17 17 List of participants Mr. Dr. Ian Gauci Borda Consultant / Project Manager Malta Council for Science and Technology - Malta Mrs. Dr. Carole Glynn Director Euro Research Support Ltd - New Zealand Mrs. Dr. Jan Gregor Science Leader ESR, Institute of Environmental Science and Research Ltd - New Zealand Mrs. Corinna Harms Science Coordinator Leibniz Center for Tropical Marine Ecology (ZMT) Germany Mr. Samuel Himata Mining Policy Department of Mineral Policy & Geohazards Management - Papua New Guinea Mr. Dr. Colin Hindmarch Landscape Ecologist (Consultant) - United Kingdom Mr. Régis Hocdé Scientific information systems project manager South Pacific Integrated Observatory for Environment and Terrestrial and Marine Biodiversity (GOPS) - France Mrs. Prof. Elisabeth Holland Director PaCE-SD The University of South Pacific - Fiji Ms. Prof. Allison Imrie School of Pathology and Laboratory Medicine University of Western Australia - Australia Ms. Dr Hélène Jacot des Combes Scientist&lecturer The University of South Pacific - France Mrs. Dr. Anjeela Jokhan Dean The University of the South Pacific - Fiji Mr. Dr. Hervé Jourdan Scientist IRD - Institut de Recherche pour le Développement - New Caledonia Mr. Prof. Chalapan Kaluwin Head of the Environment Science & Geography School of Natural and Physical Science, UPN G Papua New Guinea Dr. Sava Kami OCO - Fiji Mr. Joe Kapa Acting Deputy Secretary (Policy) Department of National Planning & Monitoring Papua New Guinea Mr. Dr. Wulf Killmann GIZ Program Director & Senior Advisor SPC/GIZ Coping with Climate Change in the Pacific Island Region (CCCPIR) - Fiji Mr. Dr. Sushil Kumar The University of South Pacific - Fiji Kamlesh Kumar MPI - Fiji Mr. Dr. Pierre Labrosse Delegate for Research and Technology for New-Caledonia, Wallis and Futuna New Caledonia Mr. Boe Lahui-Ako Deputy Dean of Research UPNG - Papua New Guinea Mr. Dr. Geoffroy Lamarche Principal Scientist National Institute of Water and Atmospheric research (NIWA) - New Zealand Mrs. Lisa Gloria Larry Research, Science and Technology PNG Office of Higher Education Papua New Guinea Mrs. Jane Lattimore Manager - International Business Landcare Research - New Zealand Mr. Faainuseiamalie Galumalemana Galo Latu Senior Lecturer Environmental Science National University of Samoa - Samoa Mr. Dr. Laurent Maggia Head of Institut Agronomique néo-calédonien (IAC) New Caledonia

18 18 List of participants Mrs. Fadhila Le Meur EU Project manager IRD - Institut de Recherche pour le Développement - New Caledonia Mr. Quentin Leseney Computer systems engineer Australian Bureau of Meteorology - Australia Mr. Prof. Yves Letourneur Professor University of New Caledonia - New Caledonia Mr. Dr. Laurent L Huillier General director Institut Agronomique néo-calédonien New Caledonia Mr. Dr. Lionel Loubersac Delegate in New-Caledonia IFREMER - New-Caledonia Mrs. Prof. Betty Lovai Acting Vice-Chancellor & Executive Dean of the School of Humanities & Social Sciences Papua New Guinea Mr. Dr. Christophe Maes Researcher IRD - Institut de Recherche pour le Développement - France Mr. Dr. Vincent Malaibe University of Papua New Guinea Papua New Guinea Mr. Dr. Morgan Mangeas Scientist IRD - Institut de Recherche pour le Développement - New Caledonia Mr. Dr. Viliami Manu Special Ministry Advisor Ministry of Agriculture and Food, Forests and Fisheries - Tonga Mr. Dr. Frederic Marin Scientist IRD - Institut de Recherche pour le Développement - New Caledonia Mr. Prof. Jean-Francois Marini CNRS representative in Oceania, IRD project leader Institut de Recherche pour le Développement New Caledonia Mr. Prof. Teatulohi Matainaho Dean of Research UPNG - Papua New Guinea Mr. Thierry Mennesson General Director SEM Mwe Ara - New Caledonia Mr. Dr. Jean-Yves Meyer Research scientist French Polynesia Research Department French Polynesia Mr. Dr. Antoine N Yeurt Research Fellow, PACE-SD The University of South Pacific - Fiji Mrs. Dr. Fanny Pascual Senior lecturer & multiplier University of New Caledonia - New Caledonia Mrs. Prof. Claude Payri Head of department of Coral reefs studies IRD - Institut de Recherche pour le Développement - New Caledonia Mr. Dr. Bernard Pelletier Director GOPS - Senior researcher IRD GOPS and IRD - New Caledonia Mr. Elisala Pita Ministry of Fisheries Tuvalu Mr. Rajendra Prasad Programme Officer for Tsunami Warning & DRR UNESCO-IOC - Fiji Mr. Dr. Surendra Prasad Associate Professor of Chemistry The University of the South Pacific - Fiji Mr. Dr. Alan Quartermain Dean of School of Natural Resources PNG University of Natural Resources and Environment - Papua New Guinea Mrs. Prof. Phila Raharivelomanana Professor of Chemistry University of French Polynesia (UPF) French Polynesia Mr. Dr. Marc Rands External Affairs Manager Royal Society of New Zealand - New Zealand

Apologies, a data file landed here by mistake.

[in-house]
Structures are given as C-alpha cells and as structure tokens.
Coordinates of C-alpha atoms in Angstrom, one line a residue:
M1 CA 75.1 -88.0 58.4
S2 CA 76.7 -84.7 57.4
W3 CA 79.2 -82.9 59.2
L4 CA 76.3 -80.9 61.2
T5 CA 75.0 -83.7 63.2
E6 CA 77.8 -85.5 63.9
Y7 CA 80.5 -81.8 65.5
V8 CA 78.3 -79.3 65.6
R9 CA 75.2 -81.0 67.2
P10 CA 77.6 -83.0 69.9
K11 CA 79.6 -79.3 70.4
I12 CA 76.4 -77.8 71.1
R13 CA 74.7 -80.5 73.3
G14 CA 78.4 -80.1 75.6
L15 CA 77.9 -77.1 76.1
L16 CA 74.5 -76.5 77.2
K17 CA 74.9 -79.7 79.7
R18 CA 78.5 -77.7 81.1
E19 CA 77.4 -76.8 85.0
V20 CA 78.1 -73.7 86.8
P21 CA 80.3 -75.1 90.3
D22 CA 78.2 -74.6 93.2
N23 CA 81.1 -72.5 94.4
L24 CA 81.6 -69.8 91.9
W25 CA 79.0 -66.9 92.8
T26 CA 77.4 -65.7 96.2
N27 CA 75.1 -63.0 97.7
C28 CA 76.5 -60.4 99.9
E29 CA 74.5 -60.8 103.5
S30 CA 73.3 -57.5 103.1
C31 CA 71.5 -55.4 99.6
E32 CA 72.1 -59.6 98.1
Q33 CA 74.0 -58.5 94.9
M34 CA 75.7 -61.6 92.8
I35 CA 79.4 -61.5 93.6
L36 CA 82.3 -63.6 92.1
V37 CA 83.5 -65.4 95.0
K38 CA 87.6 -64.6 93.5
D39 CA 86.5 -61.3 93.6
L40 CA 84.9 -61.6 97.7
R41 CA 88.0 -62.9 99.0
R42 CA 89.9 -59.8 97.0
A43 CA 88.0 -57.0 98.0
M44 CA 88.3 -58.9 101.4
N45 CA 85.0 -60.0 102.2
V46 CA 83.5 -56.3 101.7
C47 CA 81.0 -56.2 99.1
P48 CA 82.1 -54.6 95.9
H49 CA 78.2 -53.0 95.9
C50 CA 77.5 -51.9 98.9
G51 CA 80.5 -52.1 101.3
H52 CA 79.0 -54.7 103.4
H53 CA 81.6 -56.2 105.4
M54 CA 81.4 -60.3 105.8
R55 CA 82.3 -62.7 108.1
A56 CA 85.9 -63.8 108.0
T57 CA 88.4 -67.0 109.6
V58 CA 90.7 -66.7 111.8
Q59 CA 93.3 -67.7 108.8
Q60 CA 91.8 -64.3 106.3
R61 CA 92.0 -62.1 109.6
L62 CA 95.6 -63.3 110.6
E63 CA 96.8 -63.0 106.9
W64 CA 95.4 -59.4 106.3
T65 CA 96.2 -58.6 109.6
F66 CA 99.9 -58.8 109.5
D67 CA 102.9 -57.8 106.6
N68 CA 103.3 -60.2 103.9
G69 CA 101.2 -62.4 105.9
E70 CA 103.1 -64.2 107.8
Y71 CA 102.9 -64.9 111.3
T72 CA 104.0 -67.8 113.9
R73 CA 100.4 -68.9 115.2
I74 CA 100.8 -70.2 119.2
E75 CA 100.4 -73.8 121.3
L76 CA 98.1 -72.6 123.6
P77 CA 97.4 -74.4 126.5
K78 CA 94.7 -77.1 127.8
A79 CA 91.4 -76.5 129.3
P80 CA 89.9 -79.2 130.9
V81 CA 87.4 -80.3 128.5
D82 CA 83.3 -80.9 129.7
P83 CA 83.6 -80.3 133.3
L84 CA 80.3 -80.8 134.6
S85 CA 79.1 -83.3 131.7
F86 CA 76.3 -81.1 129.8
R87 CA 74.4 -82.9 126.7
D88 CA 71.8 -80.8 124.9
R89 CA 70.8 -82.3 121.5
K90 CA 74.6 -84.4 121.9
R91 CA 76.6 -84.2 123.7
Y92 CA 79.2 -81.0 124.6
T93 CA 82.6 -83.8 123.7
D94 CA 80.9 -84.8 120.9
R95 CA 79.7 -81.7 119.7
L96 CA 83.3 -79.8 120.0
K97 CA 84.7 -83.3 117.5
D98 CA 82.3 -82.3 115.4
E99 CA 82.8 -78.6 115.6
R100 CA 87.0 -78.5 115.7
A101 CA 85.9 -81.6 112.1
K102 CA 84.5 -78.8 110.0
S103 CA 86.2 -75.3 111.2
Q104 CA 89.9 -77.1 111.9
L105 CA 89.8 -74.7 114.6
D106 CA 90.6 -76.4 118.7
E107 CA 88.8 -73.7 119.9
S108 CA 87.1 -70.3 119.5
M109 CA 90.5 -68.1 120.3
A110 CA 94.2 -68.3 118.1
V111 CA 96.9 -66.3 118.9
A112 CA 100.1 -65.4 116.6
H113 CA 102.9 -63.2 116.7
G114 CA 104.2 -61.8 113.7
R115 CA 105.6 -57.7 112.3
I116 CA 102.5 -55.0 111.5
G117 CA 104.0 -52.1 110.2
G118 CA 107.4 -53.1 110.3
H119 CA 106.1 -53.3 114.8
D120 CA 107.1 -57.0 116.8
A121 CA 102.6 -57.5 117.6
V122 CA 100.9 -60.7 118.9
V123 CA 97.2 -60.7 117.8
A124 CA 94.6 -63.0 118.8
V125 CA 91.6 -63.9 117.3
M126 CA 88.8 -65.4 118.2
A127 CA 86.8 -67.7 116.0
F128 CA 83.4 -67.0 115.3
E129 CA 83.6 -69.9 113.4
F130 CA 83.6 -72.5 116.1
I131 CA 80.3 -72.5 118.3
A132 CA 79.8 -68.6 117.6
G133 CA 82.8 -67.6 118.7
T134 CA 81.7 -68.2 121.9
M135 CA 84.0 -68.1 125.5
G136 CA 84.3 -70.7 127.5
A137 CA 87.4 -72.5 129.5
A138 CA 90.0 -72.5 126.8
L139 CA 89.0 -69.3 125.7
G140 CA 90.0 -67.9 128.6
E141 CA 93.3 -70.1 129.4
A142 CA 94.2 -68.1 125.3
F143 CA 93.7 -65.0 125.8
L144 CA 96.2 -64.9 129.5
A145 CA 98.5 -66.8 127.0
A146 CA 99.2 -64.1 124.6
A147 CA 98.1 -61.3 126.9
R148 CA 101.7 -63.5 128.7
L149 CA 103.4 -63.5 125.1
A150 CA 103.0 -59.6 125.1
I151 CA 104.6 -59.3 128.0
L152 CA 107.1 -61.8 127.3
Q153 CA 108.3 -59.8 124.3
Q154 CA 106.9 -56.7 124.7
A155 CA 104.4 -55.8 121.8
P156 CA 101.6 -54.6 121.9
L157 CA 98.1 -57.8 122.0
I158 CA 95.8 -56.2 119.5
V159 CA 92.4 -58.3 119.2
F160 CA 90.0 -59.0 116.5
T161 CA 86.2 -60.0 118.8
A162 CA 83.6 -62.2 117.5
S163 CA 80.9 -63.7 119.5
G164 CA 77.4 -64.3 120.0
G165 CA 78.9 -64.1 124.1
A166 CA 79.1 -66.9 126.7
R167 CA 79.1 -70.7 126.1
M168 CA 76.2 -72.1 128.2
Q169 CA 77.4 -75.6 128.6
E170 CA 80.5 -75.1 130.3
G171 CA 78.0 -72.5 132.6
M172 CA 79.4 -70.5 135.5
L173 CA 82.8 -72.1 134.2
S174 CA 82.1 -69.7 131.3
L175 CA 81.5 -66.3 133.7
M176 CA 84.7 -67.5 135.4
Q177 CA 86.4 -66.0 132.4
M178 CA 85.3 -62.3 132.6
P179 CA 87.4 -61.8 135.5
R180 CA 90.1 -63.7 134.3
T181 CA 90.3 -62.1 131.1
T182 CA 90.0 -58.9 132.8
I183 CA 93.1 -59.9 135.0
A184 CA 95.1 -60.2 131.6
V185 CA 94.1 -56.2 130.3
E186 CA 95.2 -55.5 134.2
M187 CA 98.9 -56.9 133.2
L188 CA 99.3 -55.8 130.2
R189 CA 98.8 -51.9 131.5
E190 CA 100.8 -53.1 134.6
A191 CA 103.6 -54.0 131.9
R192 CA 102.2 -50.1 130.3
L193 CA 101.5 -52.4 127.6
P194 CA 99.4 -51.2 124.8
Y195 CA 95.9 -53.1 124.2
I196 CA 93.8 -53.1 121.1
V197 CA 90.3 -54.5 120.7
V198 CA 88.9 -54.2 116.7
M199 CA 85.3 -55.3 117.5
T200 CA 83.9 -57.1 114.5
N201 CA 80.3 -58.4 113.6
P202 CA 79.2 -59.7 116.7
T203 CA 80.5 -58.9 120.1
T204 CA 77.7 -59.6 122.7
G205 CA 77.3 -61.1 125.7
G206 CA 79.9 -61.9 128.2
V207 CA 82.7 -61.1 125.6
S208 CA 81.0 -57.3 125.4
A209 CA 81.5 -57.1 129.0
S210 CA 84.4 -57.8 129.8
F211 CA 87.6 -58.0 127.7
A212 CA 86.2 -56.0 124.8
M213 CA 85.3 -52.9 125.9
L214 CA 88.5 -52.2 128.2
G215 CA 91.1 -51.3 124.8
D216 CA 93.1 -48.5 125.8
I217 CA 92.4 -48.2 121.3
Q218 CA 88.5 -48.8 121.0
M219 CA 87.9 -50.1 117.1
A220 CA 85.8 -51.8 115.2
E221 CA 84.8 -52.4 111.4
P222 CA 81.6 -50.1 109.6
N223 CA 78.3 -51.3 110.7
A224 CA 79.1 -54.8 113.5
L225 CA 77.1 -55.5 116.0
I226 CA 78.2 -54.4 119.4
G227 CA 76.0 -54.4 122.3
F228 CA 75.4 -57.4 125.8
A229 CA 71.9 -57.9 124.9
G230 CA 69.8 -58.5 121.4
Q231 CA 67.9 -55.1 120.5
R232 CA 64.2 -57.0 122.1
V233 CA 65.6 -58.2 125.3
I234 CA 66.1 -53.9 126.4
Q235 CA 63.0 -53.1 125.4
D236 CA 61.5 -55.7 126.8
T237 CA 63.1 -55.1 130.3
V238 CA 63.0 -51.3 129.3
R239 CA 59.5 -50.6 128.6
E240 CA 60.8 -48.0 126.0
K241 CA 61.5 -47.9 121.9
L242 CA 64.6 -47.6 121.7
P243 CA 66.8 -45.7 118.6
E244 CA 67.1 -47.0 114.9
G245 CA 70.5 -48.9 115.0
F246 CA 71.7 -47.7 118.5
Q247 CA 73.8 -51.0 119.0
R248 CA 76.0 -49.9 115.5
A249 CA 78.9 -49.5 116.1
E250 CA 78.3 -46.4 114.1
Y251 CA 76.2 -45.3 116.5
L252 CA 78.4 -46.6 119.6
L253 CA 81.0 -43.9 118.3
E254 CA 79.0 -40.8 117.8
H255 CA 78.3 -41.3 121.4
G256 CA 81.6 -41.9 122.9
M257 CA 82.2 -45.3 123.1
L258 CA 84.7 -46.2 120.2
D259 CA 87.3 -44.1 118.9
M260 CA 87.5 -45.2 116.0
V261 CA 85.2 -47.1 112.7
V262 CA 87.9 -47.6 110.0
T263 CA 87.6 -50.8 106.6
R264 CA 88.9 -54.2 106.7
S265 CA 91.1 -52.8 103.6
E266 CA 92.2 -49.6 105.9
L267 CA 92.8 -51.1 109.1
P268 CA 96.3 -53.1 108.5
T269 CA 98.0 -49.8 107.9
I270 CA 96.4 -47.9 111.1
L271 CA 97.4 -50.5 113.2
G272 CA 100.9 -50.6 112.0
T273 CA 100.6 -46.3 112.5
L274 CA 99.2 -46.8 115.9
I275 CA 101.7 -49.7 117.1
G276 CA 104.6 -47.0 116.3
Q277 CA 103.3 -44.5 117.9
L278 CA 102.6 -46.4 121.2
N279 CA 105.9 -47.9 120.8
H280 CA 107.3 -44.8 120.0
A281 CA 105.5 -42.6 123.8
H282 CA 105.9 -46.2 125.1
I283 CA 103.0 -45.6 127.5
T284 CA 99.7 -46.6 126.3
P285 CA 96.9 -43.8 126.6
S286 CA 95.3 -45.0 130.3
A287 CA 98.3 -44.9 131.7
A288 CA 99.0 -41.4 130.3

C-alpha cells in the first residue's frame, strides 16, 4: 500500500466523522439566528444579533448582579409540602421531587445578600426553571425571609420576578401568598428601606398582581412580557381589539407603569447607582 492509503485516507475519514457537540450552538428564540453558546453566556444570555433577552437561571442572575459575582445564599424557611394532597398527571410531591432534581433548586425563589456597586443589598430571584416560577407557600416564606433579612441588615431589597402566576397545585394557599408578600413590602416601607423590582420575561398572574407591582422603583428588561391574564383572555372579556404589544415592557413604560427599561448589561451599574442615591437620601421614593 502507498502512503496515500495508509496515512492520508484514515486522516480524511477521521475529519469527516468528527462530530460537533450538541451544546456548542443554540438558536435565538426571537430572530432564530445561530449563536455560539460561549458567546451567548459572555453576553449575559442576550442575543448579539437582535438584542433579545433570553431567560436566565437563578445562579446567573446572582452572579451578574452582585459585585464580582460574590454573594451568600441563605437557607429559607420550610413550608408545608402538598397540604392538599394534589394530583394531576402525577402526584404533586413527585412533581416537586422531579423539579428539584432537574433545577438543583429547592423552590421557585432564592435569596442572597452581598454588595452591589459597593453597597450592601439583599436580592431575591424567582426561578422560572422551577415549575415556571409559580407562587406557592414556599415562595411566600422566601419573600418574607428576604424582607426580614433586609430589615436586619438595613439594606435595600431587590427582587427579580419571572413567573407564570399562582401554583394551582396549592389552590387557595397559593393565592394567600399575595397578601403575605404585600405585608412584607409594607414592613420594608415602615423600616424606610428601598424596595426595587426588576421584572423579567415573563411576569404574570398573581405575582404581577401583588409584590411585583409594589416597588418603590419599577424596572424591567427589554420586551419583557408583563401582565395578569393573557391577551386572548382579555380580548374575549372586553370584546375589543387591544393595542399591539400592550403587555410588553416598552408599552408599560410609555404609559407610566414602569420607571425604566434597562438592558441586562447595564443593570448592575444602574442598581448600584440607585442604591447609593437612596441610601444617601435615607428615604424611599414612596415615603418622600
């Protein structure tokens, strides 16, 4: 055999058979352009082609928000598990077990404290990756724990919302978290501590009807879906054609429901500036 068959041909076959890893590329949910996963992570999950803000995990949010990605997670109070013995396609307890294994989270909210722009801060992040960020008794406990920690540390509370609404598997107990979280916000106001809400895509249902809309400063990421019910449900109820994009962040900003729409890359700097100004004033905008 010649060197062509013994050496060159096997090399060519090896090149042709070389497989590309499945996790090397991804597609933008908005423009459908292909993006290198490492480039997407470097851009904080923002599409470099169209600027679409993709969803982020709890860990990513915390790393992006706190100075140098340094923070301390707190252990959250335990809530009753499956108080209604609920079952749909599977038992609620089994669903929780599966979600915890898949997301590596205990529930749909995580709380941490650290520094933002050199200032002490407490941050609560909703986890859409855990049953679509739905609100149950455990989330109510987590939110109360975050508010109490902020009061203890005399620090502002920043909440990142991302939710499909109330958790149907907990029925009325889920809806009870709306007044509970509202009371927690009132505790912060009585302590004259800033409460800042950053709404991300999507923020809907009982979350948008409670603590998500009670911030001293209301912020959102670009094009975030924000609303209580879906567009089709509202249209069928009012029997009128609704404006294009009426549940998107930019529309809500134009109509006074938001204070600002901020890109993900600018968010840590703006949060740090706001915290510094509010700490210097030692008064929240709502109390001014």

19 19 List of participants Mr. Dr. Bernard Robineau Director CNRT Nickel&its environment New Caledonia/France Mrs. Rhonda Robinson Deputy Director - Water & Sanitation Programme SOPAC-SPC - Fiji Mr. Dr. Jimmie Rodgers Director General Secretariat of the Pacific Community - Regional New Caledonia Mr. Dr. Phil Rolston Senior Scientist AgResearch - New Zealand Mrs. Anne Rouault Head of Research Administration University of New Caledonia - New Caledonia Mr. Jean-Emmanuel Rougier Managing Partner LISODE (LIen SOcial et DEveloppement) - France Mrs. Anais Rouveyrol Advisor for multilateral cooperation Government of New Caledonia New Caledonia Mr. Dr. Gerd Ruecker Senior Scientific Officer German Aerospace Center (DLR) - Germany Mr. Dr. Bibhya Sharma Associate Dean The University of South Pacific - Fiji Mr. Dr. Lalen Simeon Director of Post-Graduate Studies & Research, Pacific Adventist University Papua New Guinea Mr. Dr. Awnesh Singh Post-Doctoral Fellow PACE-SD, University of South Pacific - Fiji Mr. Gyan Singh RPCPA The University of South Pacific - Fiji Mr. Jeetendra Singh Fiji Police - Fiji Mr. Va asiliega/rupeni Tamanikaiyaroi Lecturer (Agriculture) USP The University of South Pacific - Samoa Mr. Dr. Marc Taquet Directeur du Centre Ifremer du Pacifique IFREMER - French Polynesia Mrs. Nenenteiti Teariki Acting Director Environment & Conservation Division, Ministry of Environment, Lands and Agriculture Development Kiribati Mr. Prof. Nakapi Tefuarani Executive Dean of the School of Medicine & Health Sciences - UPNG Papua New Guinea Mr. Mataio Tekinene Director of Environment Tuvalu Mr. Dr. Noel Trustrum Sen. Business Dev. Manager: Natural Hazards GNS Science - New Zealand Dr. Anand Tyagi Fiji National University - Fiji Mr. Dr. Jito Vanualailai Director of Research University of the South Pacific - Fiji Mr. Dr. Joeli Veitayaki Head of School SMS / ECOPAS University of the South Pacific - Fiji Mr. Prof. Ian White PACE-Net Advisory Board Australian National University - Australia Mr. Christophe Yvetot UNIDO Rep to EU, Head of Brussels Office UNIDO (United Nations Industrial Development Organization) - Belgium

20 PACE-NET Consortium Project coordination Claude Payri > Fadhila Le Meur > Caterina Buonocore > Emanuela Dané > Manuela Schisani > Gerd Rücker > Hans-Jörg Stähle > Ian Gauci Borda > Katherine Daniell > Rick Petersen > Karla Falloon > Anjeela Jockhan > Izzal Azzid > Olivier Auguin > Lohi Matainaho > Boe Lahui-Ako > Carole Glynn > PACE-Net is a project funded under the 7 e Framework Programme of the European Commission Grant Agreement n